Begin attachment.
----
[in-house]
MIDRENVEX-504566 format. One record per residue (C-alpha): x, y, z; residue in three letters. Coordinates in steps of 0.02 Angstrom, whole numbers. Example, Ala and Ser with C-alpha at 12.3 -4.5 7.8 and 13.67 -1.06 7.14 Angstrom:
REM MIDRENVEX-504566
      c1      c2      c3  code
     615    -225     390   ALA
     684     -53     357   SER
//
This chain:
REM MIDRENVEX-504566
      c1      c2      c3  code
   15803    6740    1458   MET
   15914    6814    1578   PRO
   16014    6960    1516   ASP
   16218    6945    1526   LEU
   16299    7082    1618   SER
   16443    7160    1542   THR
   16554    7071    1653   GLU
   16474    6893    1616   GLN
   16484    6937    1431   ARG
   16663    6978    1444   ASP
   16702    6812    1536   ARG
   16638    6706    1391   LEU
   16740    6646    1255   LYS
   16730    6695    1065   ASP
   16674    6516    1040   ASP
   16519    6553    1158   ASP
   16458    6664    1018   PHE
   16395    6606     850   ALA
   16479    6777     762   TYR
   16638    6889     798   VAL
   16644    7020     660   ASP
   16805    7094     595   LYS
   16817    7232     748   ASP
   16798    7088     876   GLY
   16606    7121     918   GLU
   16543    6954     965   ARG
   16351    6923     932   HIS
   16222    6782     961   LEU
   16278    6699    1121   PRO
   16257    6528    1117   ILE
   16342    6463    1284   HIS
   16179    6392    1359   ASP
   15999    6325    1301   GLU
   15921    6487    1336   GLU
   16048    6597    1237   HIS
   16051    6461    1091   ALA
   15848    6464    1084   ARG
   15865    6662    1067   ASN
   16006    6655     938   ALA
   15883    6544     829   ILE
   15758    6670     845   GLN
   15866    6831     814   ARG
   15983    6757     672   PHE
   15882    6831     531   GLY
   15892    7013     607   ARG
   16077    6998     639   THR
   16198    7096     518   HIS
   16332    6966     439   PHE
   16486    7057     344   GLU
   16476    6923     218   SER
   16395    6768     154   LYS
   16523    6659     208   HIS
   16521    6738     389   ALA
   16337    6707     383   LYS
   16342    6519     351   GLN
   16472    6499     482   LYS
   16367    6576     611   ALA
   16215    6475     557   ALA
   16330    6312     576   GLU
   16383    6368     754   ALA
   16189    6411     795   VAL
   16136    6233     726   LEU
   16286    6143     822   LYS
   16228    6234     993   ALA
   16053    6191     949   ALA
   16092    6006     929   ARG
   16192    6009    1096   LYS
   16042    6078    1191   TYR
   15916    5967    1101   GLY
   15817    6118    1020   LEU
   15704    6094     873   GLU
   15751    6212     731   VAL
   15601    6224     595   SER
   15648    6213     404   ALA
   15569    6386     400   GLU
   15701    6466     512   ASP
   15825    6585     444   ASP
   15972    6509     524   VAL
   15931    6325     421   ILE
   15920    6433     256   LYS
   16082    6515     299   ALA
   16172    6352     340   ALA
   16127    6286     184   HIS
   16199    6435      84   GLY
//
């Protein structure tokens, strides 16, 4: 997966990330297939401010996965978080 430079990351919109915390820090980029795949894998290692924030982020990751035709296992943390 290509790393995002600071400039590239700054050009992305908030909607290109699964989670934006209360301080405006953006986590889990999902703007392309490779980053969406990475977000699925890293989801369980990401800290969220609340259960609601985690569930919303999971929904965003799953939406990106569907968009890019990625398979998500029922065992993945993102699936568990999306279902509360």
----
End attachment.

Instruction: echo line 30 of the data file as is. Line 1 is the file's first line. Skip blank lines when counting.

   16638    6889     798   VAL